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Oligoarticular juvenile idiopathic arthritis

Thomas JA Lehman, MD
Section Editor
Marisa Klein-Gitelman, MD, MPH
Deputy Editor
Elizabeth TePas, MD, MS


Oligoarticular juvenile idiopathic arthritis (JIA) (formerly called pauciarthritis or pauciarticular onset juvenile rheumatoid arthritis) is the subset of JIA that includes patients with involvement of fewer than five joints. It is the most common subgroup, constituting about 50 percent of cases of JIA (table 1). A proposed nomenclature divides this group into persistent oligoarticular JIA (no additional joint involvement after the first six months of illness) and extended oligoarticular JIA (involvement of four or less joints during the first six months of illness; additional joints are involved over time, resulting in more than four joints ultimately being affected). (See "Classification of juvenile arthritis".)

The clinical issues related to oligoarticular JIA are discussed in this review. Systemic JIA and polyarticular JIA are discussed separately. (See "Systemic juvenile idiopathic arthritis: Clinical manifestations and diagnosis" and "Polyarticular juvenile idiopathic arthritis: Clinical manifestations and diagnosis".)


Oligoarticular juvenile idiopathic arthritis (JIA) affects females more often than males, as does polyarticular disease. The peak incidence of oligoarticular JIA is in the second and third years. It is less common over 5 years of age and rarely begins after age 10. A child with large joint involvement beginning in the early teenage years most commonly has a spondyloarthropathy. The spondyloarthropathies are called "enthesitis-related arthritis", which is a distinct subset of juvenile idiopathic arthritis (JIA) in the new nomenclature. (See "Spondyloarthropathy in children".)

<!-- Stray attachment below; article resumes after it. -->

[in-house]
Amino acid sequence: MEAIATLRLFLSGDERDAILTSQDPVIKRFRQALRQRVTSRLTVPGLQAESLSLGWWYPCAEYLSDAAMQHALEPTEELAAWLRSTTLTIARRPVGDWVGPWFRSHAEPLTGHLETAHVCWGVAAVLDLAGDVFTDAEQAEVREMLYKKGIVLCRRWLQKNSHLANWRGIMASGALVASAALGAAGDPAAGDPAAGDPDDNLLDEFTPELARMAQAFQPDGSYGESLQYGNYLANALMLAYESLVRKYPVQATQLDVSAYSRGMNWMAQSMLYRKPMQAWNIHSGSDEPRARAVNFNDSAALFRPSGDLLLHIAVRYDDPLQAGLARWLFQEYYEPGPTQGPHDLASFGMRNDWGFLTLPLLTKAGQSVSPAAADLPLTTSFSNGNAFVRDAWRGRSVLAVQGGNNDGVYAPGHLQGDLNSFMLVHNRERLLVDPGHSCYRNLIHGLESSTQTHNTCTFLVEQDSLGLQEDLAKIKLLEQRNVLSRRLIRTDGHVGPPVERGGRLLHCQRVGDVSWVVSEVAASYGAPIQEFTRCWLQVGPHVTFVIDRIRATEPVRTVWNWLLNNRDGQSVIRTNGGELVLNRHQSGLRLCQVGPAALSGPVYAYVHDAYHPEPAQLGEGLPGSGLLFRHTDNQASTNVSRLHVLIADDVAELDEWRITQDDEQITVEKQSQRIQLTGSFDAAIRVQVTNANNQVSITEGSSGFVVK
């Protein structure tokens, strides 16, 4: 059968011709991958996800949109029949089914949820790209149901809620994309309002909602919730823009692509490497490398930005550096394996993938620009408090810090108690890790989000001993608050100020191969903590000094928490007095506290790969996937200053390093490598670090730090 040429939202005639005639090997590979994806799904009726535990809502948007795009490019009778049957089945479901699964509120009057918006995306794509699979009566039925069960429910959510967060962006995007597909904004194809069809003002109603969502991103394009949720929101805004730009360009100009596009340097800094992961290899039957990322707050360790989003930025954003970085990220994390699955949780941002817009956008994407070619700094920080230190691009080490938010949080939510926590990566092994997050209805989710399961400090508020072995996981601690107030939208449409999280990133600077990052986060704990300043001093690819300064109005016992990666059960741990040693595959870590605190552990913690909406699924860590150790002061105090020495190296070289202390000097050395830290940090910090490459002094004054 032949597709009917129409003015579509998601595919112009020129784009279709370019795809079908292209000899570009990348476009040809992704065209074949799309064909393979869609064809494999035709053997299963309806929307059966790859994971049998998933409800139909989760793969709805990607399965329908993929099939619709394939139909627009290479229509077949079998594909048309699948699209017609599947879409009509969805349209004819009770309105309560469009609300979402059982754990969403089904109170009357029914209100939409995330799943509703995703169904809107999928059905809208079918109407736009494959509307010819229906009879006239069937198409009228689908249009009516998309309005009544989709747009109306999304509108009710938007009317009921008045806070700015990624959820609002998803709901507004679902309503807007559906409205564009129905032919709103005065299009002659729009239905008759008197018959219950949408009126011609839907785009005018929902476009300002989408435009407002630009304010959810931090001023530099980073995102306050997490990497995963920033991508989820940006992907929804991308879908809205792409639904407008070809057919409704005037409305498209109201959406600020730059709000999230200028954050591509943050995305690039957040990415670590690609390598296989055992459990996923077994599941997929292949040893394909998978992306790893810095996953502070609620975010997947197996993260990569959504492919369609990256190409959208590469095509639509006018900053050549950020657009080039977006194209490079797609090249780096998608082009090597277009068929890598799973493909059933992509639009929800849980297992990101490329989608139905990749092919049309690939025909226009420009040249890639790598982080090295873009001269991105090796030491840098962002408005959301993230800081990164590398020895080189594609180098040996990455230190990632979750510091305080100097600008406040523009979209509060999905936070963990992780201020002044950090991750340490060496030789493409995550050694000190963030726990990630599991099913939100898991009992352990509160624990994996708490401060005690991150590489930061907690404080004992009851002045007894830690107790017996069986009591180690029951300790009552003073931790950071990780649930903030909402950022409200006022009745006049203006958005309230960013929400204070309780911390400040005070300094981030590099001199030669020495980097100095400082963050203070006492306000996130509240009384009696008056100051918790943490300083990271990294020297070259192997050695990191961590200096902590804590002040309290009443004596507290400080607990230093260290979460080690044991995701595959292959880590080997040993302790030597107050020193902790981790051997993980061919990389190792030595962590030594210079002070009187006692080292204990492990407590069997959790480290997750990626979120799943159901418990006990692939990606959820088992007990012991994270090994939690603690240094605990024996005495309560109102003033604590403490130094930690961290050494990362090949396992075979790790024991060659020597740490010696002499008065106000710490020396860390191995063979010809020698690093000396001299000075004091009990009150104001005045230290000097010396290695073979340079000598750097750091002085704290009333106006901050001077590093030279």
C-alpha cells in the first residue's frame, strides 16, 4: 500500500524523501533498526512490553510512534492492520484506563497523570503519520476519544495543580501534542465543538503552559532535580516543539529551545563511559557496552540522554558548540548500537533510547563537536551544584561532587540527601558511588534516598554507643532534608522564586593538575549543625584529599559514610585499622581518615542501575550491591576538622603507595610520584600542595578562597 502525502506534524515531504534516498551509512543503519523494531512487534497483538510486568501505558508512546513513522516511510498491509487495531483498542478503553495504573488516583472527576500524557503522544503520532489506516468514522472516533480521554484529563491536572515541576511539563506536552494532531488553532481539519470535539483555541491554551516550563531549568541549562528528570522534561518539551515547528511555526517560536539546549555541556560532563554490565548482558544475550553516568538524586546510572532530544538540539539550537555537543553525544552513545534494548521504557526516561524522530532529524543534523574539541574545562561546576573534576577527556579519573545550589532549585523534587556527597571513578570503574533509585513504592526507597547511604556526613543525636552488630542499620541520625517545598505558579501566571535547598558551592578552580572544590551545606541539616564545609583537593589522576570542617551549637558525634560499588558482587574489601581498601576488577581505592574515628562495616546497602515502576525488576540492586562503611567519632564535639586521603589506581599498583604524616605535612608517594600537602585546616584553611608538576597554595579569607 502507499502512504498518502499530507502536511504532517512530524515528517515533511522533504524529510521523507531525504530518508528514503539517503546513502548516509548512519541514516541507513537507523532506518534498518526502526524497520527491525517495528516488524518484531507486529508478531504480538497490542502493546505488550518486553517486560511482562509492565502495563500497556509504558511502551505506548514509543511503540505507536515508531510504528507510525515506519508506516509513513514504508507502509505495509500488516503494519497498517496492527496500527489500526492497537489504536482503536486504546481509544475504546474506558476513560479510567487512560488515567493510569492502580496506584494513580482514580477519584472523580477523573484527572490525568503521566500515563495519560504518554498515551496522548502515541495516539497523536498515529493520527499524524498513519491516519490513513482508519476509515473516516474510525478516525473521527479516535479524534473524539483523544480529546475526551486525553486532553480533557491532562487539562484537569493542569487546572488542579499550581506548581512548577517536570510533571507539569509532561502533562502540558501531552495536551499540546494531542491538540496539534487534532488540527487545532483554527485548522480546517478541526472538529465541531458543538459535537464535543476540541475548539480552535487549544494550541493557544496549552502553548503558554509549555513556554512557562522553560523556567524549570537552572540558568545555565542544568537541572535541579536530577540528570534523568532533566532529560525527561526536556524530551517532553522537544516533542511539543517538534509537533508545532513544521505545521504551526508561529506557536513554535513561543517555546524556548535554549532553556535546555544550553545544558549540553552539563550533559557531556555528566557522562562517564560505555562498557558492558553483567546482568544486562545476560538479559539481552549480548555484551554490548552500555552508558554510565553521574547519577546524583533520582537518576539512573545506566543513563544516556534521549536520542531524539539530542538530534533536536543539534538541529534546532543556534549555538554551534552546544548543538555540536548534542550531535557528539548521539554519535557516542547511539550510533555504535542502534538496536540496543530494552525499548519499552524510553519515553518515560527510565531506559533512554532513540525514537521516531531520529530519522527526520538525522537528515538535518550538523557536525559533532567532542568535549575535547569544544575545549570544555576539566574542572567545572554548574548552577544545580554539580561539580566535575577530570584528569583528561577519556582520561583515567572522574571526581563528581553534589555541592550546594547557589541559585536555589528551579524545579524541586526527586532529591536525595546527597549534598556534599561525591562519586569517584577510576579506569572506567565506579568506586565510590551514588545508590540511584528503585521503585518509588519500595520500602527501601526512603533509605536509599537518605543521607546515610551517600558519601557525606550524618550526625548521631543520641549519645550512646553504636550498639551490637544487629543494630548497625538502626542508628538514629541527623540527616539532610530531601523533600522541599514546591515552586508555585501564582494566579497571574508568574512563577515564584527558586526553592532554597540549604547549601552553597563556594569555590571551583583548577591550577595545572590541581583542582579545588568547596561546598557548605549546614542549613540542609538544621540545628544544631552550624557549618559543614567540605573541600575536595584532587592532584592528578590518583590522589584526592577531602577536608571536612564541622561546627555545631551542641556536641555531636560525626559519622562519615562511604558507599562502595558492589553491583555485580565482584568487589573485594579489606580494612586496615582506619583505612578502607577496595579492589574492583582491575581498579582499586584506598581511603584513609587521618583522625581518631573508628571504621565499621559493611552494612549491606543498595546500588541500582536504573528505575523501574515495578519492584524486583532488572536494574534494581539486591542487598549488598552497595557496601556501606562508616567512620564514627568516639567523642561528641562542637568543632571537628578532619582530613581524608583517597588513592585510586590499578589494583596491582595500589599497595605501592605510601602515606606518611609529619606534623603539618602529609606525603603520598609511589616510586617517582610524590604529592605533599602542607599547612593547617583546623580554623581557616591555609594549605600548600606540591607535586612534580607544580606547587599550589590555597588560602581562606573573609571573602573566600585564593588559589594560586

The typical child with oligoarticular JIA is a girl who is noticed to be limping without complaint. Often the family notices that the child "walks funny" in the morning, but after a little while seems fine. In many cases, the child has never complained of pain; the family seeks medical advice only because the knee is swollen. It is unusual for the family to be able to specify exactly when the illness started.

Oligoarticular JIA affects the large joints (knees, ankles, wrists, elbows), but virtually never begins in the hips. There are several other types of arthritis that may have oligoarticular onset in this age group, but are not juvenile rheumatoid arthritis (JRA). However, under the new nomenclature these conditions are covered under the classification of oligoarticular JIA. Systemic manifestations (other than uveitis) are characteristically absent. Thus, fever, rash, or other constitutional symptoms suggest a different diagnosis. (See 'Differential diagnosis' below.)


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Literature review current through: Jun 2015. | This topic last updated: Jul 15, 2013.
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